April 10, 2009: A report recently issued in the U.S., accused Russia and China of hacking into the Internet based control systems for many American electrical, water and other utilities. Russia and China have denied any government participation. They have a case, as the software found secretly inserted into utility company networks appears to be the same stuff that Russian and Chinese Internet gangsters have been planting all over the place, including Russia and China. Those two countries have been accused of tolerating these gangs, in return for help in delivering Internet based attacks on foreign foes (most notably Georgia, Estonia and the Dali Lama), and helping with espionage efforts. But more of these gangsters are also plundering Russian and Chinese computer users, giving the U.S., Russia and China more incentive to work together to eliminate sanctuaries for the Internet gangsters.
Russia has come to agree with American estimates of how quickly Iran is progressing in its efforts to build nuclear weapons. Russia is now willing to allow more severe sanctions against Iran.
April 9, 2009: Over 50,000 demonstrators in Georgia called for a new government, believing the current one responsible for last Summer's disastrous war with Russia, and bungled reconstruction efforts in the aftermath. The Georgian government blames the demonstrations on Russian agents.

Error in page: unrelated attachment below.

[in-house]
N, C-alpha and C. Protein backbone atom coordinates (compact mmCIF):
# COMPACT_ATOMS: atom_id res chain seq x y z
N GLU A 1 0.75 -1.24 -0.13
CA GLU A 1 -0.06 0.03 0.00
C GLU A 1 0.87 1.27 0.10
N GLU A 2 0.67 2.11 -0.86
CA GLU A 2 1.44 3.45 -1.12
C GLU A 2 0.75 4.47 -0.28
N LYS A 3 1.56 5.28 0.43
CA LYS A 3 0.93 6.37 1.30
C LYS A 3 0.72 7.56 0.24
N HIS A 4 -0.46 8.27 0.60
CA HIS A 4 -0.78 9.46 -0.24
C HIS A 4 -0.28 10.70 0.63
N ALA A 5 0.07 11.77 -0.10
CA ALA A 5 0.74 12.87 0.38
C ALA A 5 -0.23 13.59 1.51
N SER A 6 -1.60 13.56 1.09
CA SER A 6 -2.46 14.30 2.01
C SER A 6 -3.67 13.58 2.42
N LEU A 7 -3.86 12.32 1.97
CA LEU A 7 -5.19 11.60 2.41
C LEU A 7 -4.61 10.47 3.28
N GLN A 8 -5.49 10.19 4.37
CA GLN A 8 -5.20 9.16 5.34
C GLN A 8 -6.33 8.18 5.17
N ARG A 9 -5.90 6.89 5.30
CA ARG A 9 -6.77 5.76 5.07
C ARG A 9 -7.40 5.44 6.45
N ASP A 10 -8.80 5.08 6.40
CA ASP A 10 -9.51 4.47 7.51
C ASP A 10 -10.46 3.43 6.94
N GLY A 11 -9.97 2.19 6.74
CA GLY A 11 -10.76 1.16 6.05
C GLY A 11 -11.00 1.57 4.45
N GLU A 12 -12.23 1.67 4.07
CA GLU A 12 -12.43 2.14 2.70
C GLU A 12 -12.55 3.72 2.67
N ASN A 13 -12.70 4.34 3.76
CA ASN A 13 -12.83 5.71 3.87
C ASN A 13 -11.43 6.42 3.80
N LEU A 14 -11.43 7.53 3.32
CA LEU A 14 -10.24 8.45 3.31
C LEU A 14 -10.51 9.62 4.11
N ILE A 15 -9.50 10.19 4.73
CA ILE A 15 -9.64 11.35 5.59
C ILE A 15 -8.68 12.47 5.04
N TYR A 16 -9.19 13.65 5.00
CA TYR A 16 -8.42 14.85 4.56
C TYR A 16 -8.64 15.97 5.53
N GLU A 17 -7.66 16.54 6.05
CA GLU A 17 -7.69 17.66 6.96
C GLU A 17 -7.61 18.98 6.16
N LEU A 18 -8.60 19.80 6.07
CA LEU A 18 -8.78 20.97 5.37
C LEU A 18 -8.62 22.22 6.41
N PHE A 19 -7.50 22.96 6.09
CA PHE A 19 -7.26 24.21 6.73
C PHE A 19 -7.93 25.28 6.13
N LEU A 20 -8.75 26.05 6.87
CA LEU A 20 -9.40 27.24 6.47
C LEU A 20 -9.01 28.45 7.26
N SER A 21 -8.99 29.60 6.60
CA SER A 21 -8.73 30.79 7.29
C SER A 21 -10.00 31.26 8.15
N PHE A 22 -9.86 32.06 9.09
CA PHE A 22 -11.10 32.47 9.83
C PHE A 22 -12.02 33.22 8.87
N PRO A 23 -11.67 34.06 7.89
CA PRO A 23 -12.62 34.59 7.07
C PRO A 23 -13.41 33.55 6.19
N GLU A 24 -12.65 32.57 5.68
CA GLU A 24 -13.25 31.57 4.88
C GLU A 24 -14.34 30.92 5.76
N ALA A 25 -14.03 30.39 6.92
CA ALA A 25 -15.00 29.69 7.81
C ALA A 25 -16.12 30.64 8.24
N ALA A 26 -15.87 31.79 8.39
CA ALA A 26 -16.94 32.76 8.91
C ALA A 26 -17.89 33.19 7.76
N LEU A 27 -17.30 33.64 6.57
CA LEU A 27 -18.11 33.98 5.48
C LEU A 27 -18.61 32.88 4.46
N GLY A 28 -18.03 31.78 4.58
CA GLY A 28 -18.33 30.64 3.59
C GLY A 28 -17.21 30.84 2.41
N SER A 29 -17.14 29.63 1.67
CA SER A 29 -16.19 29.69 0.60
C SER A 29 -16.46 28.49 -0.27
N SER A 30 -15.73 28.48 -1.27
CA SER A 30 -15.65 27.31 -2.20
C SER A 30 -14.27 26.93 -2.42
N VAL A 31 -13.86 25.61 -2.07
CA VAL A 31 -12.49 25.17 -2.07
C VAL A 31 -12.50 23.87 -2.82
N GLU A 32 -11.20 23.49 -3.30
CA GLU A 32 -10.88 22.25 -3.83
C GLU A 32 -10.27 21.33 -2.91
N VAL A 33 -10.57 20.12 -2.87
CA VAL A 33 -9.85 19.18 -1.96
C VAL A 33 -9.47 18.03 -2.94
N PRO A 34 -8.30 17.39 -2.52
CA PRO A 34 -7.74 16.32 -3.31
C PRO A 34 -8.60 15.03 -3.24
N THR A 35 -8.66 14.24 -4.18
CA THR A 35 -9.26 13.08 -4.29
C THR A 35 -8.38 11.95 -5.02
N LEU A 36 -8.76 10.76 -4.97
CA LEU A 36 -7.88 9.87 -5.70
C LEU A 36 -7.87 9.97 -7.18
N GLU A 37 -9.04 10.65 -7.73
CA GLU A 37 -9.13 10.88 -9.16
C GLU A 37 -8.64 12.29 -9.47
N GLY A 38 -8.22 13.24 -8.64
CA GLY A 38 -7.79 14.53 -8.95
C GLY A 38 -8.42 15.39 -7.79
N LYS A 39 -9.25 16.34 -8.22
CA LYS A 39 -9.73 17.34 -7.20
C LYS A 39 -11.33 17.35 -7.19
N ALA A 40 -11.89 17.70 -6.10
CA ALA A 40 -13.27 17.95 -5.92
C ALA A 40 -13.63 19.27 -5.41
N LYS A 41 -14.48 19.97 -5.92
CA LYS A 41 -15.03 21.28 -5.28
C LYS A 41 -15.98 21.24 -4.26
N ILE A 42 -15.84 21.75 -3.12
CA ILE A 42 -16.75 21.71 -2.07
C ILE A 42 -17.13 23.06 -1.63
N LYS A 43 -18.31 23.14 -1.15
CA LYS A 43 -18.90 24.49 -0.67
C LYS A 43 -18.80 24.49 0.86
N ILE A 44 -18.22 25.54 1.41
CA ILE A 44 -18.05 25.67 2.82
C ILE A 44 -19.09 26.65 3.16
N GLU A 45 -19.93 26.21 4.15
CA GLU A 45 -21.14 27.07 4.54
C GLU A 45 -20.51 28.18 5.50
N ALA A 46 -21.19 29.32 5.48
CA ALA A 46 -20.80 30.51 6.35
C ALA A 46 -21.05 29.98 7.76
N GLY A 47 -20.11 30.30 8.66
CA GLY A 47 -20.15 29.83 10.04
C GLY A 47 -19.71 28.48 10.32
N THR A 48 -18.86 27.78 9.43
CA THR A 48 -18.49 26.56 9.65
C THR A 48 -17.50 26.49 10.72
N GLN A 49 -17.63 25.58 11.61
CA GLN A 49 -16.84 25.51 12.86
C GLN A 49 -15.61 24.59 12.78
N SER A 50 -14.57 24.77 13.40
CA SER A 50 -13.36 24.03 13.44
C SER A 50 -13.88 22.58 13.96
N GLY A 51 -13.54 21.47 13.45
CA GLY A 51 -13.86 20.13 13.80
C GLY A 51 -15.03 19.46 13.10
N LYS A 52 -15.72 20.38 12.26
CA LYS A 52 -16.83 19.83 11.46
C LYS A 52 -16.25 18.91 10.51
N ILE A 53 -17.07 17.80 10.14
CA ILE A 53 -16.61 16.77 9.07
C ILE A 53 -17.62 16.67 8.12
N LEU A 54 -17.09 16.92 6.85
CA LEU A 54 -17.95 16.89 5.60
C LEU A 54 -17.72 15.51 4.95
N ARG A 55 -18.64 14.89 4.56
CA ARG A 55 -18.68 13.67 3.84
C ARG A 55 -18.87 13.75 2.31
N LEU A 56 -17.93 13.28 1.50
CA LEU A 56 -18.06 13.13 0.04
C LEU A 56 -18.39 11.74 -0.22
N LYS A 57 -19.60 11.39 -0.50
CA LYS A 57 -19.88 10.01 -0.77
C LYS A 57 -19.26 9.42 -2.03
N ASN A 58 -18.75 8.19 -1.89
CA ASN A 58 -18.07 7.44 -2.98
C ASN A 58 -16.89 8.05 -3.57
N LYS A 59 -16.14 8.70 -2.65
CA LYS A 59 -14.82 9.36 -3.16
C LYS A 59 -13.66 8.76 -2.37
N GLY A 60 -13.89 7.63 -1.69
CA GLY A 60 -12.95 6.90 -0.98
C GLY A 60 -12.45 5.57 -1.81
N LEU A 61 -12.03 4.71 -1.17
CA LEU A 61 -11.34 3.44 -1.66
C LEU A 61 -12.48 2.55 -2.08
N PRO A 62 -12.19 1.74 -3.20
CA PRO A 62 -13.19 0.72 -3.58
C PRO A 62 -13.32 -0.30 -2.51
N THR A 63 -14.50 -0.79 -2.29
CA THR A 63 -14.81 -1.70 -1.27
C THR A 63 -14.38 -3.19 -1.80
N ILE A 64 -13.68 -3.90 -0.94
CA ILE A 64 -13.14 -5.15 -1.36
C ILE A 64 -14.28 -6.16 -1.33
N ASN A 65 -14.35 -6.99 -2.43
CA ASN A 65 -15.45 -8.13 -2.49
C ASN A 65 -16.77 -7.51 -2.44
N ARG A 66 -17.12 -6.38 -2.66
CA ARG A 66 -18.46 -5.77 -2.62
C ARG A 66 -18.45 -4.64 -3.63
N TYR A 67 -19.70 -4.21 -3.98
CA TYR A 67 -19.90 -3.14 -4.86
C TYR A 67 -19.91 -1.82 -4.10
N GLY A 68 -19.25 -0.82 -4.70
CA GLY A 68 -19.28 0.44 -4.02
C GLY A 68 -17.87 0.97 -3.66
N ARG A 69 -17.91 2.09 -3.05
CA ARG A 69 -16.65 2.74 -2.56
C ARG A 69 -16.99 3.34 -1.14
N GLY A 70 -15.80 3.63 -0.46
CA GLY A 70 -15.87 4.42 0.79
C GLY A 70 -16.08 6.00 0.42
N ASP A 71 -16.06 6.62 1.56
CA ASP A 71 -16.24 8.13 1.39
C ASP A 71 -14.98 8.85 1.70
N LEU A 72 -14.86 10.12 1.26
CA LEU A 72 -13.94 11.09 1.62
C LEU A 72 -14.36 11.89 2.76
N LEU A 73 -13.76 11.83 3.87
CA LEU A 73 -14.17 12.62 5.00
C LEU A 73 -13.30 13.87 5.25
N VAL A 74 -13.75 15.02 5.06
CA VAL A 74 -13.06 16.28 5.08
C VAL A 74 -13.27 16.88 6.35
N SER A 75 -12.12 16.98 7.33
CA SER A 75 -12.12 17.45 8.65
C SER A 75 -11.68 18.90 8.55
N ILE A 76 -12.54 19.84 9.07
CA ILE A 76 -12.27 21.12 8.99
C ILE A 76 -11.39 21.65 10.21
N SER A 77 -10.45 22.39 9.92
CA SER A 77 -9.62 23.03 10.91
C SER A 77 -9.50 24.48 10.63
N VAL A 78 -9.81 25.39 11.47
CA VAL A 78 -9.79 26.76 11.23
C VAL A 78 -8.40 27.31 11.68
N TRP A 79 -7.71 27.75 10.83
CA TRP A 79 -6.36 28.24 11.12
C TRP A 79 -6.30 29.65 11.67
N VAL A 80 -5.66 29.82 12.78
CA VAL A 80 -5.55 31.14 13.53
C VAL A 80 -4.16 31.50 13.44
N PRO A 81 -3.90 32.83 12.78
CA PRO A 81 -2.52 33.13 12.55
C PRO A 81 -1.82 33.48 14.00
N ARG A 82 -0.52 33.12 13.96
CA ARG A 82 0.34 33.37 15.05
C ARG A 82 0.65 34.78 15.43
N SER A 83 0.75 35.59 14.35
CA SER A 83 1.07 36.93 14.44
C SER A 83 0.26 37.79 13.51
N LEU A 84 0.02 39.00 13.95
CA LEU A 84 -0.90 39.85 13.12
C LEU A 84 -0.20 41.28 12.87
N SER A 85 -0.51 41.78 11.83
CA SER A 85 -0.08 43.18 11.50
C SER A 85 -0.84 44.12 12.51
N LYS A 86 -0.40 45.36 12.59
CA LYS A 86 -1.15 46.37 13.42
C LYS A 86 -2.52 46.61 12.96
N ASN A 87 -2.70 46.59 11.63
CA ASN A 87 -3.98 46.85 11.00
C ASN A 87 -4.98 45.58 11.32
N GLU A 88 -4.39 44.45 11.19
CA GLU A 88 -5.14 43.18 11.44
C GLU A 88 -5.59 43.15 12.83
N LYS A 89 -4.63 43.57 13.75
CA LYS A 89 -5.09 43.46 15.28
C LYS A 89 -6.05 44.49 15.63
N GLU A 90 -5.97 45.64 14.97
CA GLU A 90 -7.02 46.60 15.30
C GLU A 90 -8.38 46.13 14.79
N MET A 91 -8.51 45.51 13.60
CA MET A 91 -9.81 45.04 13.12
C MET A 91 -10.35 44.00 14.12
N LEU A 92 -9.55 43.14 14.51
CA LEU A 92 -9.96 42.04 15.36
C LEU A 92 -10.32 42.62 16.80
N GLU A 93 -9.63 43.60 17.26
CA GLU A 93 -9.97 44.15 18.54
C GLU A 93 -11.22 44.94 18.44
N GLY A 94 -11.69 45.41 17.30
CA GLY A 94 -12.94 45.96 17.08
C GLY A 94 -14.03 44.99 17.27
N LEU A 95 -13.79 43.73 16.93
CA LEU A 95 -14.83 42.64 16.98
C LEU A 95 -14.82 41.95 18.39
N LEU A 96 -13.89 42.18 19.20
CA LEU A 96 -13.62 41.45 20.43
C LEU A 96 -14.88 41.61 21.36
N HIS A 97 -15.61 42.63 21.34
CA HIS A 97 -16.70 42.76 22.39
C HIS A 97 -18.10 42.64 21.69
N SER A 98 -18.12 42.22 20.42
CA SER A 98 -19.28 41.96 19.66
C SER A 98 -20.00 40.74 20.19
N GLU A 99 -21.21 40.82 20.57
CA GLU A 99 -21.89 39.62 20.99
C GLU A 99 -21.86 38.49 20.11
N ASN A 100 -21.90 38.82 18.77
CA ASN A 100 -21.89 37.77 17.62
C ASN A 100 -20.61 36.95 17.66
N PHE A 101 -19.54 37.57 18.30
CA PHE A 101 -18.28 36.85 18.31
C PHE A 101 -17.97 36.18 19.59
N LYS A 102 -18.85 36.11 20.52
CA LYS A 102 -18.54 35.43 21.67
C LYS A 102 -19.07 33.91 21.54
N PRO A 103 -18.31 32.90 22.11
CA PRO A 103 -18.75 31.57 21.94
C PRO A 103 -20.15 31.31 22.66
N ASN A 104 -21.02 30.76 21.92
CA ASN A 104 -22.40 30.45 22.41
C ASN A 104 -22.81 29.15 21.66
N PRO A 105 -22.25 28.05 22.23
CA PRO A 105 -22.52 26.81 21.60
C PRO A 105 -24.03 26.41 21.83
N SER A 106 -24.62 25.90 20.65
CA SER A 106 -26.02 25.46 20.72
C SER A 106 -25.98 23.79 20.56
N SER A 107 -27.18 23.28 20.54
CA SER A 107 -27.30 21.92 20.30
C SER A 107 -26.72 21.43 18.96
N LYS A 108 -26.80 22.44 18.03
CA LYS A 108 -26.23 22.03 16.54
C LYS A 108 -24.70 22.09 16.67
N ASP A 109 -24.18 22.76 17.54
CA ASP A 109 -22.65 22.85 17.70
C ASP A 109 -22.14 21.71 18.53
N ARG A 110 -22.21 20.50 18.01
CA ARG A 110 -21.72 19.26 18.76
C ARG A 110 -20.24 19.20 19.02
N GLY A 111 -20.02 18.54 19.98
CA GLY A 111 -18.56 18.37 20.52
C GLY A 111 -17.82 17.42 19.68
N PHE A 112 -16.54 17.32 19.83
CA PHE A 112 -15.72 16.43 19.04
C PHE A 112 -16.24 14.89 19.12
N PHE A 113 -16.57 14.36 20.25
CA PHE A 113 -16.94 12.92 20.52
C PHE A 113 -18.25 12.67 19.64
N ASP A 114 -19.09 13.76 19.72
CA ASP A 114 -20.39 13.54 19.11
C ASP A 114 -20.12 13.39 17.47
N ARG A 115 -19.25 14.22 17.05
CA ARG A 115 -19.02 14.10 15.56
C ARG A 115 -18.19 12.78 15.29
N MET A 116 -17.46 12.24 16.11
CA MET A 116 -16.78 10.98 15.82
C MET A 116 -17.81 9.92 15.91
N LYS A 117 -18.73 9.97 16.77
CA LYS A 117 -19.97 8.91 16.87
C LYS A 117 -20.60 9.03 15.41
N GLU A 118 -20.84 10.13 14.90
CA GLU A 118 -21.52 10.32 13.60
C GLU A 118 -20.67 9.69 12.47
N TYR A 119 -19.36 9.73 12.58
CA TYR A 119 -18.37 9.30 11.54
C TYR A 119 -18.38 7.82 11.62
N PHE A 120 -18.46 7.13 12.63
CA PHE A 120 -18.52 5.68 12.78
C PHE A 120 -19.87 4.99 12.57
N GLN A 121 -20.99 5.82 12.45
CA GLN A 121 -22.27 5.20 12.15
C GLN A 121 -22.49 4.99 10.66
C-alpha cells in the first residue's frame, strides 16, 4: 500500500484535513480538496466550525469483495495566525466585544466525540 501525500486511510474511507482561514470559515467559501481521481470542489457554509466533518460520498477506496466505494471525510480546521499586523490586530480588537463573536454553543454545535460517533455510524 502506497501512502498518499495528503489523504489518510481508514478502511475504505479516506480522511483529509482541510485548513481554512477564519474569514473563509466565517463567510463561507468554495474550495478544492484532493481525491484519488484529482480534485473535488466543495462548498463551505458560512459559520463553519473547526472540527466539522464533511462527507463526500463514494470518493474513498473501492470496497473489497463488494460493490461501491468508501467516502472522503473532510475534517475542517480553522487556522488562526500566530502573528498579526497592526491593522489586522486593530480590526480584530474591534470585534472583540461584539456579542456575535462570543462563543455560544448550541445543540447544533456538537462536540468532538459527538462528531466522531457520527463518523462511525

April 8, 2009: The Russian space agency has officially ordered a new generation of spacecraft to replace the current Soyuz vehicle designs, that have been the in use since the 1960s.
April 7, 2009: Thousands of Moldovans held demonstrations protesting the recent victory of the local, pro-Russian, Communist Party. Moldova is a tiny (population 4 million) country, created in the 1990s, along the Ukraine-Romanian border, that is split between pro-Romanian and pro-Russian factions (who have split away a sliver of the eastern part of the country to form pro-Russian Transdnistria). The 30,000 rioters want union with Romania, while Russia wants to keep Moldova independent and pro-Russian. .